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Browsing a Remote Git Repository (begriffs.com)
73 points by striking 24 days ago | hide | past | web | favorite | 53 comments



Fun project to hack on, but strikes me as kind of pointless beyond the experience/academic value of making it.

There are already a number of read-only FUSE-git bridges, and we already have production-ready FTP daemons galore if that's the protocol you prefer.

If you don't like the existing FUSE-git bridges make one of those instead. It's more composable; you could also point apache at the read-only FUSE mount for example.

You're unnecessarily tightly-coupling libgit2 and the FTP protocol, and probably creating a bunch of bugs (potentially dangerous RCE ones being a network service) in the process.


I would love to have some kind of protocol standardized for this. Having done some work on build/packaging tooling for the ROS ecosystem, there are a bunch of cases where we we need to access a metadata file (for dependency resolution) or grab a tarball from a remote repo and end up having to have multiple implementations to handle the slight differences between Github, Gitlab, and Bitbucket, plus a fallback option that actually does a local clone, see:

https://github.com/ros-infrastructure/rosdistro/tree/master/...

https://github.com/ros-infrastructure/rosinstall_generator/b...


I have hit similar problems multiple times in the past. So I'd be happy if there was a standard git server that is worth its name. SVN did that part right by using WebDAV, so any HTTP client is enough to grab a the contents of a file from there. It is a shame that git doesn't have anything sinilar out of the box almost 20 years later. Even hg has an embedded http that can provide this.


But why?

I feel like something went wrong a few steps ago if you find yourself needing this.

Happy to be enlightened otherwise?

I find it hard to criticize these sorts of projects. I think people should be questioned about strange ideas but over the internet it's hard to convey tone and hard to explain that I still want to encourage them to continue work on the weird, strange and unique.


In principle, the decentralized nature of git means that you don't really have to do this sort of thing. Just clone and be done.

But in practice, I do often find myself browsing my own code on GitHub for a variety of reasons:

- I'm in their office at their machine, but didn't bring my laptop.

- I'm traveling and want to talk about something with someone (I travel with a separate laptop).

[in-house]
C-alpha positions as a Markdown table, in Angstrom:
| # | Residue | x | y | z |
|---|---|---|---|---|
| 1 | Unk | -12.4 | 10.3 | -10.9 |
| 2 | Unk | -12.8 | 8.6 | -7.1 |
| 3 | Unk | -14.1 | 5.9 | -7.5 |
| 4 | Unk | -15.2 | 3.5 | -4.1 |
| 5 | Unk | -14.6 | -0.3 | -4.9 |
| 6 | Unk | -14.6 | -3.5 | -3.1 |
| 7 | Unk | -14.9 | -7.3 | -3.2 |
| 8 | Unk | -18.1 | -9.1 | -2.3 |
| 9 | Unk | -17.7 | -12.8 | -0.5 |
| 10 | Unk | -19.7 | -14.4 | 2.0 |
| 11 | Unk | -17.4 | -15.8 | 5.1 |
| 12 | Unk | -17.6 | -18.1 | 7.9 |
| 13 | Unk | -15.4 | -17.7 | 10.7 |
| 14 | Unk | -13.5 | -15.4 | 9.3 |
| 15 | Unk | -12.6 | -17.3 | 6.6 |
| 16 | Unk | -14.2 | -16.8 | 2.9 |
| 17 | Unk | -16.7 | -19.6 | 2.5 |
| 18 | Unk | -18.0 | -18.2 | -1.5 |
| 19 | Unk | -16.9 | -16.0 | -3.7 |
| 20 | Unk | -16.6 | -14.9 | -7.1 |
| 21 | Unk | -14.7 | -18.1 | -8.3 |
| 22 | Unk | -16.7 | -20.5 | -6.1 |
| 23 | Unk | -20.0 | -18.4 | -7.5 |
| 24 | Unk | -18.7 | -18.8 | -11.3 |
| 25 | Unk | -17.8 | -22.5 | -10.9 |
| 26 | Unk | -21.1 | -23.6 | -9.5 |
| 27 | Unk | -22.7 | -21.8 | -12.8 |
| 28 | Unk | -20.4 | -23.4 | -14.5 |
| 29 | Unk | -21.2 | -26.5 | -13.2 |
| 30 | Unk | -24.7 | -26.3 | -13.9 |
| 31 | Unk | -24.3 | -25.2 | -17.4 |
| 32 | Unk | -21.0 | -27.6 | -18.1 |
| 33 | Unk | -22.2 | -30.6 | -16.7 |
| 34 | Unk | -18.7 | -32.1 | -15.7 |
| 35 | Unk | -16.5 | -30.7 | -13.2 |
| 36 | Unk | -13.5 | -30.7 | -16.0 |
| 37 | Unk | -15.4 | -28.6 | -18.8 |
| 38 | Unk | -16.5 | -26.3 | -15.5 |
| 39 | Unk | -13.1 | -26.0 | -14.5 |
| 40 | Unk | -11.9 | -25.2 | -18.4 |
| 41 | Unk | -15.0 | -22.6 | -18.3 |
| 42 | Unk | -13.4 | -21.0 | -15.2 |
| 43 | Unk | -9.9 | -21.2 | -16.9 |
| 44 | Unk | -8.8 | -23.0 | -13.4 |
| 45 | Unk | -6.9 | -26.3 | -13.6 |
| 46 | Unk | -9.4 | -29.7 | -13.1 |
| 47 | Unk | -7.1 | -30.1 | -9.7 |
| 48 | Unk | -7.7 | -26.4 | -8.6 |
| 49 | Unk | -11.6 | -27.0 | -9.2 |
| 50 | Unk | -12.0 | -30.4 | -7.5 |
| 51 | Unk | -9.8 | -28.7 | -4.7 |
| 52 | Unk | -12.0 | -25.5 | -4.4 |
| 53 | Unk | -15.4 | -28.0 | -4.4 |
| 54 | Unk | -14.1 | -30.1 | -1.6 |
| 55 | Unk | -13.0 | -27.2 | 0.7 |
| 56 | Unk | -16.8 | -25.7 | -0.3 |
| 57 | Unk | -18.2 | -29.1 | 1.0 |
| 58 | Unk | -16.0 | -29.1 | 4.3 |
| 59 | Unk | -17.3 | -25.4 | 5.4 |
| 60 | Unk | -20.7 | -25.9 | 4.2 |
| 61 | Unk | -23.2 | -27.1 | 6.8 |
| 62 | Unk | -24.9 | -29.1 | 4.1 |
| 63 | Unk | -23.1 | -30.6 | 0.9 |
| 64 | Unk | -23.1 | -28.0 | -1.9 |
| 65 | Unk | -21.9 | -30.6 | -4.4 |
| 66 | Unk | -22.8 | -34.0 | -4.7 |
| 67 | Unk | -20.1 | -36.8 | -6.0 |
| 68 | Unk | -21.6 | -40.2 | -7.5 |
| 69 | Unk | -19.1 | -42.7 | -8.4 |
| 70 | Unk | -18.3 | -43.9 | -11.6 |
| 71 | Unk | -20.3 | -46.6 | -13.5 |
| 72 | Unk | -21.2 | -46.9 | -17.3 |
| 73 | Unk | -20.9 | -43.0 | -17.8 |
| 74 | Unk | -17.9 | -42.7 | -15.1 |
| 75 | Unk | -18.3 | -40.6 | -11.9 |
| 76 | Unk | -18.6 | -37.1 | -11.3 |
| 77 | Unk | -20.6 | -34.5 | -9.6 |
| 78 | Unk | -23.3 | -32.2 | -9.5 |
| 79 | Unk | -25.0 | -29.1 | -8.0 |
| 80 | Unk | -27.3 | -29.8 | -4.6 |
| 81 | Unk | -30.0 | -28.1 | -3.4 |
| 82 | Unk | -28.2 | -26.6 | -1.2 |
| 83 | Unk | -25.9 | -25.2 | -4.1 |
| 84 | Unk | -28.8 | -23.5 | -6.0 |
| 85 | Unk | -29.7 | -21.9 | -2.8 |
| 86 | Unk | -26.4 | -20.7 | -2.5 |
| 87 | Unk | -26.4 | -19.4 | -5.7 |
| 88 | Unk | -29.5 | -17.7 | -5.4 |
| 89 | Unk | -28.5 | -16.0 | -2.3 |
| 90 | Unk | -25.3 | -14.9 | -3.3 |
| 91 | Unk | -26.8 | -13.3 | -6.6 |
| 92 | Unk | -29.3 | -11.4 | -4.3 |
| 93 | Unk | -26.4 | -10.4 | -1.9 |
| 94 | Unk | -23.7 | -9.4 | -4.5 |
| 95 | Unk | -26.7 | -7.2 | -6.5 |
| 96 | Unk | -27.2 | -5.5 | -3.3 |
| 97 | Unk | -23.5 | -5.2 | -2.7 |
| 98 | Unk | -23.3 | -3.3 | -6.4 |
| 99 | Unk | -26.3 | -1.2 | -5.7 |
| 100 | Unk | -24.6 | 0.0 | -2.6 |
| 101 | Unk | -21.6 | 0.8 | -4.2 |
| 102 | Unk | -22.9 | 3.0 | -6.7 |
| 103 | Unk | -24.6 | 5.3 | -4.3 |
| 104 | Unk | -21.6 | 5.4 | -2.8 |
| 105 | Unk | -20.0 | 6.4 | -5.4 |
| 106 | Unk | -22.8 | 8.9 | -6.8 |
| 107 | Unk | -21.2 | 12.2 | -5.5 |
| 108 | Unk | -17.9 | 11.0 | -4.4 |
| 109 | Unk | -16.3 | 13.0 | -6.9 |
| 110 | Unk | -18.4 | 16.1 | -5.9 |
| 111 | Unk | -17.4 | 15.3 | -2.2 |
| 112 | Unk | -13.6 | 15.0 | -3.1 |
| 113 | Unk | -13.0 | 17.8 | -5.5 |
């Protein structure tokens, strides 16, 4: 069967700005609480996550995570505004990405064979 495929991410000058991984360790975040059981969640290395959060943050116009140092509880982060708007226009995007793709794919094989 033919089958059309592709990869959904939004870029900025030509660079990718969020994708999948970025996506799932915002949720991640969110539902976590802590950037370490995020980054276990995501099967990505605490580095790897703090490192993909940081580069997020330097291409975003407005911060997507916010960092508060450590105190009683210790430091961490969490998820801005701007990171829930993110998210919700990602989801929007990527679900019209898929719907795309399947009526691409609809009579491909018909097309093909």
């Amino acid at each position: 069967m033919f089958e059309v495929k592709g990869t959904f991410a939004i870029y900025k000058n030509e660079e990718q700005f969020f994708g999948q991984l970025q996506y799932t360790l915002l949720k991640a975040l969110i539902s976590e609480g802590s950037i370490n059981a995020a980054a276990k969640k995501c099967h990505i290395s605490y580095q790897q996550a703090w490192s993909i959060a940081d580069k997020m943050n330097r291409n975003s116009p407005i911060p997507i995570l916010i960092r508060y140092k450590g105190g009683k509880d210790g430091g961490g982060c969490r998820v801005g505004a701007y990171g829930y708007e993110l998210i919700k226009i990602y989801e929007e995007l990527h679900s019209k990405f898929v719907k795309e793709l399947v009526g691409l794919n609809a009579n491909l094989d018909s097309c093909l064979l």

- I'm half way through a big refactor and want to go back and see what master looks like. I know how to do this without GH/GL, but the simplest way to do that is to just pull up GH.

In all of these cases, and others, it's far easier to just pull up the file on github than it is to clone the repo locally.

So, given that we do sometimes want to browse our code remotely, the author then provides the (rather niche) criteria that make this a better solution than GH/GL:

"By serving a repo behind an FTP interface, we get these benefits:

- Web browser supported but not required

- Minimized network traffic, sending just the file data itself

- Supported on all platforms, with dozens of clients already written

- Support for both the command line and GUI"

Agree with you that this is a fairly niche set of criteria, but I could at least imagine myself in an environment where this could be a useful tool.


Tip for looking up other versions of a file in a local repository when you don't want to update to it: TortoiseGit on Windows can open the repo browser to show the state for a certain commit from the repository history window. Not a lot of people seem to know this. And to this date, I have found no other client with that capability.


I think you are a bit quick to judge to declare this as "strange" and "weird".

What I find strange for myself is the requirement of having a git web interface installed on the server and the need to use a web browser just to analyze a few parts of a remote repository.

Sure, it works, looks great, and there already are mainstream solutions available; but, a web interface certainly is overkill if all you want is to display some remote files.